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Council concerned about water rate hike

By Staff | Dec 18, 2008

Things are not getting any better in the financial department at the Island Water Association.

In a brief presentation to the City Council on Tuesday, IWA General Manager Rusty Isler said that with two months more data to analyze since the IWA made its initial request for an 18 percent rate hike, “the news is not encouraging.”

After presenting Council with the answers to a long list of questions generated at a previous meeting, Isler again reiterated the measures that the IWA has implemented in an effort to cut expenses in the face of

decreasing revenues.

“We’ve cut staffing by three positions, which is 10 percent of our total staff,” said Isler. “We’ve reduced the capital budget.”

Despite these cost-cutting maneuvers, revenues have continued to fall due to strict water conservation measures, while expenses such as health insurance and chemical costs have continued to climb.

Mayor Mick Denham continued to express concern for the IWA’s long-term business solvency in the face of continued decreasing water consumption.

“We’ve got all kinds of hotels seeking ‘Green Lodge’ accreditation,” explained Denham. “We have residents who are replacing lawns with native plantings that require little to no water. And an 18 percent increase will cause people to conserve even more. As consumption decreases, revenues will continue to decline.”

Denham stressed that he was not on a “witch hunt.” Instead, he explained that he was expressing concern as an interested member of the Island Water

Association.

“I am concerned about the business,” he said.

Vice Mayor Kevin Ruane also thanked Isler for providing the additional information that the Council had requested.

“I’ve looked at the financials and I’ve had conversations, and the financials warrant the increase,” said Ruane, again chiding Isler for his delay in seeking an increase. “You’ve made an awful lot of cutbacks here and, unfortunately,

some labor had to go and you’ve already done that.”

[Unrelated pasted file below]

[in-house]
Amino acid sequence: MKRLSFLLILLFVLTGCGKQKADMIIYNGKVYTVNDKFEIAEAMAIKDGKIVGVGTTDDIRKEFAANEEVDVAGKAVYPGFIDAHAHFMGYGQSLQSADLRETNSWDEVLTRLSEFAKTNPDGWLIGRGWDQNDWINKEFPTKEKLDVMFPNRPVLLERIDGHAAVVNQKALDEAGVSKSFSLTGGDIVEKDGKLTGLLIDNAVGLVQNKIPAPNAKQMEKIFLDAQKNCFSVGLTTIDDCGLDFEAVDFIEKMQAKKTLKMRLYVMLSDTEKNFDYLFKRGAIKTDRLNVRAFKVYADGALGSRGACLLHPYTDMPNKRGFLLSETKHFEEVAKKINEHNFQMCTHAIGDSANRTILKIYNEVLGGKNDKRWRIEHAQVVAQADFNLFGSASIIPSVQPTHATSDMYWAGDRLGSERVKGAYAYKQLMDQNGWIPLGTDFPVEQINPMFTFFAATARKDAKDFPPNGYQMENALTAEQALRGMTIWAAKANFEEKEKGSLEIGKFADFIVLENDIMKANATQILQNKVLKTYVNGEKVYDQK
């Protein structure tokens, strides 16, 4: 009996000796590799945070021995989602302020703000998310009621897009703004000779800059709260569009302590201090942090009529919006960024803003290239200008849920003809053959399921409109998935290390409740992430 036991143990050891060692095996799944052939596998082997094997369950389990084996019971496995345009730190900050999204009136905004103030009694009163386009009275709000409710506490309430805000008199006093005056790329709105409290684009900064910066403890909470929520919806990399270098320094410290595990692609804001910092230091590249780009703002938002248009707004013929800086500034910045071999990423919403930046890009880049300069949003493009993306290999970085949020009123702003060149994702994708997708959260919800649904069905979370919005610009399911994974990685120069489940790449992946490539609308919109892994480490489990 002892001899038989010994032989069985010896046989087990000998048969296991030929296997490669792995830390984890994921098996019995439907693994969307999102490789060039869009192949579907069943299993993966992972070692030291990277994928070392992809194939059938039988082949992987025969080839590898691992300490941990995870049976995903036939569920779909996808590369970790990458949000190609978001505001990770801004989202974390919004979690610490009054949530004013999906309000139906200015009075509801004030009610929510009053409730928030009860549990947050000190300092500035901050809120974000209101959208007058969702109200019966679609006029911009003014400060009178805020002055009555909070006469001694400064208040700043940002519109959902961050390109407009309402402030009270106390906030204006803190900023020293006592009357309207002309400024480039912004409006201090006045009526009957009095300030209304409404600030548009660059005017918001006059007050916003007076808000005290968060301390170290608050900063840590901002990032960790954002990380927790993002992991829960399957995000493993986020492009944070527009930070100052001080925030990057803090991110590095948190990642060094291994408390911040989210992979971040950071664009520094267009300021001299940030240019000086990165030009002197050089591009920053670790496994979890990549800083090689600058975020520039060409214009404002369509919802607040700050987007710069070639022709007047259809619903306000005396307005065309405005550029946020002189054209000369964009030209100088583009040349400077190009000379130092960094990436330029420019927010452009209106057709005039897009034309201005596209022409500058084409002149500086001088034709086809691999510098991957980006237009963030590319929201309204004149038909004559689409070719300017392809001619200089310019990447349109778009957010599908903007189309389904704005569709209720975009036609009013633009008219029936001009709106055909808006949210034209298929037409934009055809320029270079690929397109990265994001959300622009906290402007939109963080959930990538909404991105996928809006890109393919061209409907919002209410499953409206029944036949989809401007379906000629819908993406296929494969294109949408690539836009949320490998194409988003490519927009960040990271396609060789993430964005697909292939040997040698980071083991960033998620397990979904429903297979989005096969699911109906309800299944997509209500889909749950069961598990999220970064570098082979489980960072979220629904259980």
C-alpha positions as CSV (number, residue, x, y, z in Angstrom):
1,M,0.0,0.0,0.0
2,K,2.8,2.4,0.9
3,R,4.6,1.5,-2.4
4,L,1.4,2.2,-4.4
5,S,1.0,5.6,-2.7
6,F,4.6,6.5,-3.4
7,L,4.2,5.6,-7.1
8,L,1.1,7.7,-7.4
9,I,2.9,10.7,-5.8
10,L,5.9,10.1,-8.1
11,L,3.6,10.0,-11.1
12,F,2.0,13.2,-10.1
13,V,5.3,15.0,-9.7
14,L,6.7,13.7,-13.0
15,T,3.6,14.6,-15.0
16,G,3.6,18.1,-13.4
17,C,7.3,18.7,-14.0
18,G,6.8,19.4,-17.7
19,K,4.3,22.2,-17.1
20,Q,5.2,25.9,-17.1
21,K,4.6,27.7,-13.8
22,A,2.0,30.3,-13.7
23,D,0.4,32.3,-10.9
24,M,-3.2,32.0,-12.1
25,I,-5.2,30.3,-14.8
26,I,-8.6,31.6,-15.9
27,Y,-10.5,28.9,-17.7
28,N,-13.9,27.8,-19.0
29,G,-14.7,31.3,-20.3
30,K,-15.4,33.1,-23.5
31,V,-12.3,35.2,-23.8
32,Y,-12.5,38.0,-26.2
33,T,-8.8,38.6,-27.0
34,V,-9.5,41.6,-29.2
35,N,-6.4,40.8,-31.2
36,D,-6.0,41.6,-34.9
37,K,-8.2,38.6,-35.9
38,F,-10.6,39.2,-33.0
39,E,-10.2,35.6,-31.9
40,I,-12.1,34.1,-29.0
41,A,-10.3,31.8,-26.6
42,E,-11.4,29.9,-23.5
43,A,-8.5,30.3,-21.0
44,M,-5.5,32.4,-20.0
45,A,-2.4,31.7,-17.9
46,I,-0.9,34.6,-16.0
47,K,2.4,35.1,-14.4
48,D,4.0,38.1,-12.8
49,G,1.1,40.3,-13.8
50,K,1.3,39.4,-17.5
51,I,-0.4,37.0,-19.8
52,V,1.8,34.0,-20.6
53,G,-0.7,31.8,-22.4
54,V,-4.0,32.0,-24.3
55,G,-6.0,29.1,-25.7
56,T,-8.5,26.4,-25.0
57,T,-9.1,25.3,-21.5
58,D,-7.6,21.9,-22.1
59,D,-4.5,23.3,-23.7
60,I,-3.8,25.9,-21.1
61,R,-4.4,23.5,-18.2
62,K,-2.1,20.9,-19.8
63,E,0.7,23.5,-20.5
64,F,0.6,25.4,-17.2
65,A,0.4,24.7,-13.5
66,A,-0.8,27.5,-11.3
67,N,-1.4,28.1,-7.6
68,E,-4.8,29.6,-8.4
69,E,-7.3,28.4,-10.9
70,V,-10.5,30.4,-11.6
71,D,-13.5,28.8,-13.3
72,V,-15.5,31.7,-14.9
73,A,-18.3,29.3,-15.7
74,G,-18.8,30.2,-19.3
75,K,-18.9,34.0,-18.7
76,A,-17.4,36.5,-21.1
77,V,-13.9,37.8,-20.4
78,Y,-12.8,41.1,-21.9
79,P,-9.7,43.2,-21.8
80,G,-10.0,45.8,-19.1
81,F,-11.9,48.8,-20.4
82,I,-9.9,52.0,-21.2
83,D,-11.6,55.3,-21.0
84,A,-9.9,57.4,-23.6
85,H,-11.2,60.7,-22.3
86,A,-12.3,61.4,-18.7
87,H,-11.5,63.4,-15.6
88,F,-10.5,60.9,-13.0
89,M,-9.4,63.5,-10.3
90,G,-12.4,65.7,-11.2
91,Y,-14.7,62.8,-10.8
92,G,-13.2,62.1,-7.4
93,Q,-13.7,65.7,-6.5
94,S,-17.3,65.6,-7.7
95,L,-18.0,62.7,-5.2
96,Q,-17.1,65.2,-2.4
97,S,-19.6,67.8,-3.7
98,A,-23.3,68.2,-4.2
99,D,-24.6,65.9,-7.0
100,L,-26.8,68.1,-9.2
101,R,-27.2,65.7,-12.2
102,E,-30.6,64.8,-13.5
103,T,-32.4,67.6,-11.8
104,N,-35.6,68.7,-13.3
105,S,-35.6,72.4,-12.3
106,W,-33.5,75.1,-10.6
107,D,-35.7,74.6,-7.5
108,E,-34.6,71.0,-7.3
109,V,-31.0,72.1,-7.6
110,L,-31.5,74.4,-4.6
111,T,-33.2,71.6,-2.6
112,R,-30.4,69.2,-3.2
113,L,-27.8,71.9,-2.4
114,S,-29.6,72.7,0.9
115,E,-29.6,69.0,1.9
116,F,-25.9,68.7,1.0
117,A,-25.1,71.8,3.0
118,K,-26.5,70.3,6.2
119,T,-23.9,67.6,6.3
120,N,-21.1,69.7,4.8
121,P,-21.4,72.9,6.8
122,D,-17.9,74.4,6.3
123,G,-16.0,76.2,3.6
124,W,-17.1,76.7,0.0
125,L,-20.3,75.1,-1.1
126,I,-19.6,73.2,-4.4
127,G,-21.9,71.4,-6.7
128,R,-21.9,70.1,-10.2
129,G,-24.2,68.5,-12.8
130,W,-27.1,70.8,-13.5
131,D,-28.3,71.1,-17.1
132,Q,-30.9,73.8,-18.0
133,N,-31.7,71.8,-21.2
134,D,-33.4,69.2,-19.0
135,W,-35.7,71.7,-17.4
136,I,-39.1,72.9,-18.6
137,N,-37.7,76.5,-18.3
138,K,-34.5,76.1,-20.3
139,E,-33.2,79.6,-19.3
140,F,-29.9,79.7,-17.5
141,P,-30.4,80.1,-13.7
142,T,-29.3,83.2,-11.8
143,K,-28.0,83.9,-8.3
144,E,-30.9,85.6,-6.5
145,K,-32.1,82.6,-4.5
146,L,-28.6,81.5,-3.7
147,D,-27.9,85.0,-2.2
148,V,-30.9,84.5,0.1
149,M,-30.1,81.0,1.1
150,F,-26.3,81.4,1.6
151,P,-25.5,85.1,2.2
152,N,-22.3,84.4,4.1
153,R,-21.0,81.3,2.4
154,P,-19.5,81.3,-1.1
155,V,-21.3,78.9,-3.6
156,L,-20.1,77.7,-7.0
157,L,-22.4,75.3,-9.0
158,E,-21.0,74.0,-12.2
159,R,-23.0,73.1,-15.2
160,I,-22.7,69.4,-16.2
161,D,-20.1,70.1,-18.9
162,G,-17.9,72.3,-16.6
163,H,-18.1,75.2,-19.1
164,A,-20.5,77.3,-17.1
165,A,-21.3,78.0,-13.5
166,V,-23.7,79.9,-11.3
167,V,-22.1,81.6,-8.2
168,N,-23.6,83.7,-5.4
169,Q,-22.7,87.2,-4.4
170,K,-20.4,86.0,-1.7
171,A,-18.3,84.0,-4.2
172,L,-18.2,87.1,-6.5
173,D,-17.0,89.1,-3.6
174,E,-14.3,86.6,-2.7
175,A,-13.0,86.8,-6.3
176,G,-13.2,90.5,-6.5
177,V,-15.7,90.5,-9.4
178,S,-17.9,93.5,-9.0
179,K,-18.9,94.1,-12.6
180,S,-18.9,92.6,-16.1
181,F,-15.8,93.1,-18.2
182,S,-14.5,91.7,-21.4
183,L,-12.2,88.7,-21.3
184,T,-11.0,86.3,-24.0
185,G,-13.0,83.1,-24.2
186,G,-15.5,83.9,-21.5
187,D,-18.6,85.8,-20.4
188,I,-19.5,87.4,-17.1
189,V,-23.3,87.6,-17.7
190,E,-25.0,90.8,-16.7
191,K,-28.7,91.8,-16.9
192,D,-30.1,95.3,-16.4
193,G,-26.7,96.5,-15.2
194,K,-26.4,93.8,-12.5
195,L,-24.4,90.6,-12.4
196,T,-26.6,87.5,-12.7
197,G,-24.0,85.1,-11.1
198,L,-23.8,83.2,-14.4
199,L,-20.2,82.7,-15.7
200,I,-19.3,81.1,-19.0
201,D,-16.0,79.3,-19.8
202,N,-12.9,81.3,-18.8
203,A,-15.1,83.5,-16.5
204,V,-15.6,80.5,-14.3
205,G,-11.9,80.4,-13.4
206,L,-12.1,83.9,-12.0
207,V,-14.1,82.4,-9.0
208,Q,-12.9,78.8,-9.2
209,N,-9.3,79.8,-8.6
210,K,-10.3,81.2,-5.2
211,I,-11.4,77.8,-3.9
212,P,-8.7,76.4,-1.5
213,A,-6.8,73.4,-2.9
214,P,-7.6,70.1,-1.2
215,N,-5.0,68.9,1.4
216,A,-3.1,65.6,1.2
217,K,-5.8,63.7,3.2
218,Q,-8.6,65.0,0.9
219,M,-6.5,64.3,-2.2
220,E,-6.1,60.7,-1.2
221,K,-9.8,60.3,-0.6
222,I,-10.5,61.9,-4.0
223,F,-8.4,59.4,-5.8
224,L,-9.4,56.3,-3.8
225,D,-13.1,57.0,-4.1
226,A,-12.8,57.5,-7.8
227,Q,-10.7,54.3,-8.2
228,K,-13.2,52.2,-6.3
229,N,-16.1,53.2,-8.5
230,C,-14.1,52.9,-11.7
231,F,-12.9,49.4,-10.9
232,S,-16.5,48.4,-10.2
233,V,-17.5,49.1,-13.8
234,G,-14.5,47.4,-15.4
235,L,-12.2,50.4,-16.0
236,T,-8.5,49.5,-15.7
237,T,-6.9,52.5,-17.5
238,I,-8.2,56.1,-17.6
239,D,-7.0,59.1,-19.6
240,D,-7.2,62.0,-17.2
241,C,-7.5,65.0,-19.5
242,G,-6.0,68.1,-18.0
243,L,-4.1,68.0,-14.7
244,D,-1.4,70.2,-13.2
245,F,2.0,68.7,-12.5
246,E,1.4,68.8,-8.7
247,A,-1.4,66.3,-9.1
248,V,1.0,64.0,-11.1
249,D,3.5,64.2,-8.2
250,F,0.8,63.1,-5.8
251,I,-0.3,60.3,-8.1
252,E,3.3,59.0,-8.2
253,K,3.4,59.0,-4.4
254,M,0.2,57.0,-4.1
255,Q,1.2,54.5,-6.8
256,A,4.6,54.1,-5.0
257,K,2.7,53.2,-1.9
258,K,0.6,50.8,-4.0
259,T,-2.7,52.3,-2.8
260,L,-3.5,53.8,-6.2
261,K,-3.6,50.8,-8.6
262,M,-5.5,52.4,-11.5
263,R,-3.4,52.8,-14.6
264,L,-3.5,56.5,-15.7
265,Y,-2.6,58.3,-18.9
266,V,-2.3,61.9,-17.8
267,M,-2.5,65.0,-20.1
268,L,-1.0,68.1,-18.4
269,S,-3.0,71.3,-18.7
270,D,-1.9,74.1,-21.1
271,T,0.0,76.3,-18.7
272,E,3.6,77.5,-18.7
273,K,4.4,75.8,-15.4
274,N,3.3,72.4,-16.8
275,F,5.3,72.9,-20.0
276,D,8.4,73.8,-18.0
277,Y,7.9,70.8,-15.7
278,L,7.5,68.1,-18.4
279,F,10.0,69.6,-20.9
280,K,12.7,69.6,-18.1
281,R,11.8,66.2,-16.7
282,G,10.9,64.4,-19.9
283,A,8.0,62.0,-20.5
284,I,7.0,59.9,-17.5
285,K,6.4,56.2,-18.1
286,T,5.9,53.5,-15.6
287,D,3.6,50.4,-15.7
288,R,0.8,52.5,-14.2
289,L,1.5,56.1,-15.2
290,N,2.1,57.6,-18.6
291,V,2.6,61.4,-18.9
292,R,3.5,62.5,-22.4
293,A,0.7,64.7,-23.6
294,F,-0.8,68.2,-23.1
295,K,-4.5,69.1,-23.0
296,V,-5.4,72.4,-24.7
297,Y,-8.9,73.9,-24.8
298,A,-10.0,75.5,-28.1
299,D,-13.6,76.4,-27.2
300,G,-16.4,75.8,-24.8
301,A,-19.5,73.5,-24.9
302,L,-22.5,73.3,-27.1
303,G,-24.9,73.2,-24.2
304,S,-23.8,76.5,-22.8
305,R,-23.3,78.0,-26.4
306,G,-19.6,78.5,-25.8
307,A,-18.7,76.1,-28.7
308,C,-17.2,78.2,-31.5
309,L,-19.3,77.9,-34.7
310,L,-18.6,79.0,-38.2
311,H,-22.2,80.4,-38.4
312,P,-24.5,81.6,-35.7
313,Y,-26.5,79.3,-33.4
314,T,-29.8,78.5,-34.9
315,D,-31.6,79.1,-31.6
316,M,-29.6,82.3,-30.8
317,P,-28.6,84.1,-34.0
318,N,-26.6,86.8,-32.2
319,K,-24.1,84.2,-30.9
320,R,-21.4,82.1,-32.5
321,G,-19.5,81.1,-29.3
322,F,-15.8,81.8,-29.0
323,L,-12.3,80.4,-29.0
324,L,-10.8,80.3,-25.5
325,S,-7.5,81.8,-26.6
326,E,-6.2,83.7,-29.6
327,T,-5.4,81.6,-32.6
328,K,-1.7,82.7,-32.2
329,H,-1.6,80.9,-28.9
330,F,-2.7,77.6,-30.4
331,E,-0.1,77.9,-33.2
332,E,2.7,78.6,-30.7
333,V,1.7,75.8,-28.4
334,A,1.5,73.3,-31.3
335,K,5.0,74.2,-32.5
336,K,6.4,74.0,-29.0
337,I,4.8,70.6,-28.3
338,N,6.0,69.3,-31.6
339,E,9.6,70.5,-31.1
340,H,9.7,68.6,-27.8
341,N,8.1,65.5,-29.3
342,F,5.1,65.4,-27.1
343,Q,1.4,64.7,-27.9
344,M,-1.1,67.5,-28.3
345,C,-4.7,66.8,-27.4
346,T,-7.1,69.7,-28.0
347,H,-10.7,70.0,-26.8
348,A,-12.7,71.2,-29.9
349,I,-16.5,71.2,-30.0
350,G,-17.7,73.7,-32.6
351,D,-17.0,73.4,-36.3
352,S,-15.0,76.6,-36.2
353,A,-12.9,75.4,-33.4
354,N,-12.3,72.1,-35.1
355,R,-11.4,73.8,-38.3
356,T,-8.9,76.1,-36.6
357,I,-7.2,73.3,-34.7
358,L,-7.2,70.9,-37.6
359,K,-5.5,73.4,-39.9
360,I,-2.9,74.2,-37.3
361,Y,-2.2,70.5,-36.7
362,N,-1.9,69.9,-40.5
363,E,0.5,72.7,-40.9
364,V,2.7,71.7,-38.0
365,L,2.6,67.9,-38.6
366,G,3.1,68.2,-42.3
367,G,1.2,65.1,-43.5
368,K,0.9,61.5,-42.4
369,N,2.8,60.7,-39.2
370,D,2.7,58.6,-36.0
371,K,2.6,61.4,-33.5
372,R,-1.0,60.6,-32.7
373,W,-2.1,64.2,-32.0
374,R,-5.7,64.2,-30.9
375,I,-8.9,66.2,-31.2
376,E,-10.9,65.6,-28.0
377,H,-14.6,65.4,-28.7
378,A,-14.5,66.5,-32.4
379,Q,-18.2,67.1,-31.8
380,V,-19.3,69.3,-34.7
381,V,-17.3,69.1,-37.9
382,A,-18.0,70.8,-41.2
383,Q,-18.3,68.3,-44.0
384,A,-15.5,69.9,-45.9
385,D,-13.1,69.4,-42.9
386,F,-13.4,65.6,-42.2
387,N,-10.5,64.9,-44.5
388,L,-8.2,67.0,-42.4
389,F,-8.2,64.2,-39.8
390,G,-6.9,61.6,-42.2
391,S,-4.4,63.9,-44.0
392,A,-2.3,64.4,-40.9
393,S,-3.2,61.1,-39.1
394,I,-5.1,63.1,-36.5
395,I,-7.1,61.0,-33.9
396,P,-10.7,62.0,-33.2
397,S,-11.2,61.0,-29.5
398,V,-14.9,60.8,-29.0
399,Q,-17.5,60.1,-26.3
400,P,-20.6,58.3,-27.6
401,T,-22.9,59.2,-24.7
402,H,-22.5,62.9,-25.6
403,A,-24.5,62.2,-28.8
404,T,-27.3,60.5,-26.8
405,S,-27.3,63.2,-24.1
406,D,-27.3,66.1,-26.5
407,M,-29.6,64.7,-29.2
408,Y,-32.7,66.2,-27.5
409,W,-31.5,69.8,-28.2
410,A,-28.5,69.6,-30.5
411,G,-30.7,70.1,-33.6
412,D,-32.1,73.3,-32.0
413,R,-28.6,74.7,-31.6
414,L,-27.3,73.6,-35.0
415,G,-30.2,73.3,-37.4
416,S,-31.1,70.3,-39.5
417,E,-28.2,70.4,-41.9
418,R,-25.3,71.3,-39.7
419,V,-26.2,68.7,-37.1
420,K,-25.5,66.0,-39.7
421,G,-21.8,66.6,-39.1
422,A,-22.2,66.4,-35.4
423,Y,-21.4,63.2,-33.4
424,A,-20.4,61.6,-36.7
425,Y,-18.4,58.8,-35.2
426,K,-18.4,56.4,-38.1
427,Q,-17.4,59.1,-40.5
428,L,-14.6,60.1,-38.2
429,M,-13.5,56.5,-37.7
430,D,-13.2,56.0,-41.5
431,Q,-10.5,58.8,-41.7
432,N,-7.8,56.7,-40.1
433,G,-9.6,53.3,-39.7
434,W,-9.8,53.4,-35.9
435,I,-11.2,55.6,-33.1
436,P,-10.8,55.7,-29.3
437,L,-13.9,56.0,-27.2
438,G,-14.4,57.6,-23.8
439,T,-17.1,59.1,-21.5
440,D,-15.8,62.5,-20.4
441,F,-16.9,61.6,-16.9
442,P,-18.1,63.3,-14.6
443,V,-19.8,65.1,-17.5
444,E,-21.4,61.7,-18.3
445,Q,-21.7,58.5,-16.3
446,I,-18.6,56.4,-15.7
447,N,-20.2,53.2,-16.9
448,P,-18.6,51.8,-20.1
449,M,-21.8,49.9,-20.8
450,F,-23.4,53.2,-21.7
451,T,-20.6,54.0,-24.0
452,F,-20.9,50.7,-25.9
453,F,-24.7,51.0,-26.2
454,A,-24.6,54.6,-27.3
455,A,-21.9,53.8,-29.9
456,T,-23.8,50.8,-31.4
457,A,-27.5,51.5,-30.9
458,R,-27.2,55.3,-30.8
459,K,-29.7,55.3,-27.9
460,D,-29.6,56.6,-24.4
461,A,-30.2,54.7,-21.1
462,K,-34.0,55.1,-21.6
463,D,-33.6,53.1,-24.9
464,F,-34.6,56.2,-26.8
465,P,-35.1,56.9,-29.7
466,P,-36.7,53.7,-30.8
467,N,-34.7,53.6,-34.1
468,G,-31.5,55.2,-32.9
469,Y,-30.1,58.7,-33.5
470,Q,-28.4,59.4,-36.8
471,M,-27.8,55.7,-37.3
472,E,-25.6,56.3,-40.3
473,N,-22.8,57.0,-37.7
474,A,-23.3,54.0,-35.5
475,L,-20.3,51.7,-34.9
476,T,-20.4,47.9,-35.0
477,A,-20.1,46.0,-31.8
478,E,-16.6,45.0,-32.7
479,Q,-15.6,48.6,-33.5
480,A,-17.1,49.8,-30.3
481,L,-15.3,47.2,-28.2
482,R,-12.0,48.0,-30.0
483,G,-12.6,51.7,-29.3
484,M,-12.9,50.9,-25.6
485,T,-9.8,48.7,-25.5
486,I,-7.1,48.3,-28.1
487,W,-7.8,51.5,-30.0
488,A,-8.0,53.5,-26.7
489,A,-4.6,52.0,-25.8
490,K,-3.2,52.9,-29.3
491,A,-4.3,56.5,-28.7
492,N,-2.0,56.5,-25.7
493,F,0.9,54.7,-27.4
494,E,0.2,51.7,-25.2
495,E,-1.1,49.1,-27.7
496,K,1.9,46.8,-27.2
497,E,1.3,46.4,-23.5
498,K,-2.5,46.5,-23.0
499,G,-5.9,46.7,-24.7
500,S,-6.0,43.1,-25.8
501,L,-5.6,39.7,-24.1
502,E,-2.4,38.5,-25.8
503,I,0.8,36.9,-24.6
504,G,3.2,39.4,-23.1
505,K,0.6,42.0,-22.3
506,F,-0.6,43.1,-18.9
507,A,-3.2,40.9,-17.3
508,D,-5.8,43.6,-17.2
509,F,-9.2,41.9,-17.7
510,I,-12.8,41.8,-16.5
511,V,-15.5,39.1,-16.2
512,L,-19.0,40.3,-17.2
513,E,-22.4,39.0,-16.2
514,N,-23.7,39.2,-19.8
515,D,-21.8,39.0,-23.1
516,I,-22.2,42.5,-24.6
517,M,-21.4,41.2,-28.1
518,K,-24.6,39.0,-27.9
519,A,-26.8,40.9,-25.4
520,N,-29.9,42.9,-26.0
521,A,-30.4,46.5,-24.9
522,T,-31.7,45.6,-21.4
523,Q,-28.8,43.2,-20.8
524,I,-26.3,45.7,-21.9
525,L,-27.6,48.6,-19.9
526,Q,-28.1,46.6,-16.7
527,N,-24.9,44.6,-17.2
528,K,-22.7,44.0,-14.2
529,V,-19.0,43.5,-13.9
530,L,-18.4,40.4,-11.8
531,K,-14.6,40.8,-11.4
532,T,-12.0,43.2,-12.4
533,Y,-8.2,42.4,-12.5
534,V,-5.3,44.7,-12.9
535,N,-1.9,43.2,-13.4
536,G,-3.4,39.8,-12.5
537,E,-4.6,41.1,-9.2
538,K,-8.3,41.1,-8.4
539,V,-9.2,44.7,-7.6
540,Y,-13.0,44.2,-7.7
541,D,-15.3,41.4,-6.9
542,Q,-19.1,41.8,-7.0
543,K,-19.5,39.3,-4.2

Ruane concluded his remarks by saying that he would hold Isler to his promise that he would not be back before Council each year seeking additional increases.

Councilman Marty Harrity echoed Ruane’s statements, adding that while he was is favor of approving the increase, he was also in favor of some long-term financial planning, such as initiating cost of living increases.

Councilman Peter Pappas simply voiced his continued approval of the increase, while Councilman Jim Jennings expressed concern about a huge increase causing bad feelings.

“There’s got to be some way to catch up with the cost of living, the cost of doing business,” said Jennings. “I don’t know if you can put together some kind of reserves, but there’s got to be a way to do it.”

Jennings also said that it was hard for Council to go to the citizenry and tell them there will be an 18 percent increase.

“That’s a sound bite that you just don’t want to hear,” said Jennings. “There’s a potential for a lot of bad feelings. And I’d have a hard time supporting an 18 percent increase today.”

Pappas responded with disbelief to his fellow councilors’ comments.

“This is the first time in my life that I’ve ever heard a condemnation of a business for not raising prices,” said Pappas with obvious indignation. “And I’ll never hear it again.”

In addition, Pappas took issue with his colleagues’ concerns about the way the IWA does business.

“Eighteen percent of $10,000 may be a whole lot of money, but 18 percent of $10 isn’t a whole lot of money. Why can’t we look at it that way?”

Council ultimately directed City Manager Judie Zimomra to draft a resolution

enacting the requested 18 percent increase, for further review and hearing at the Council’s next meeting, scheduled for Tuesday, Jan. 6, 2009.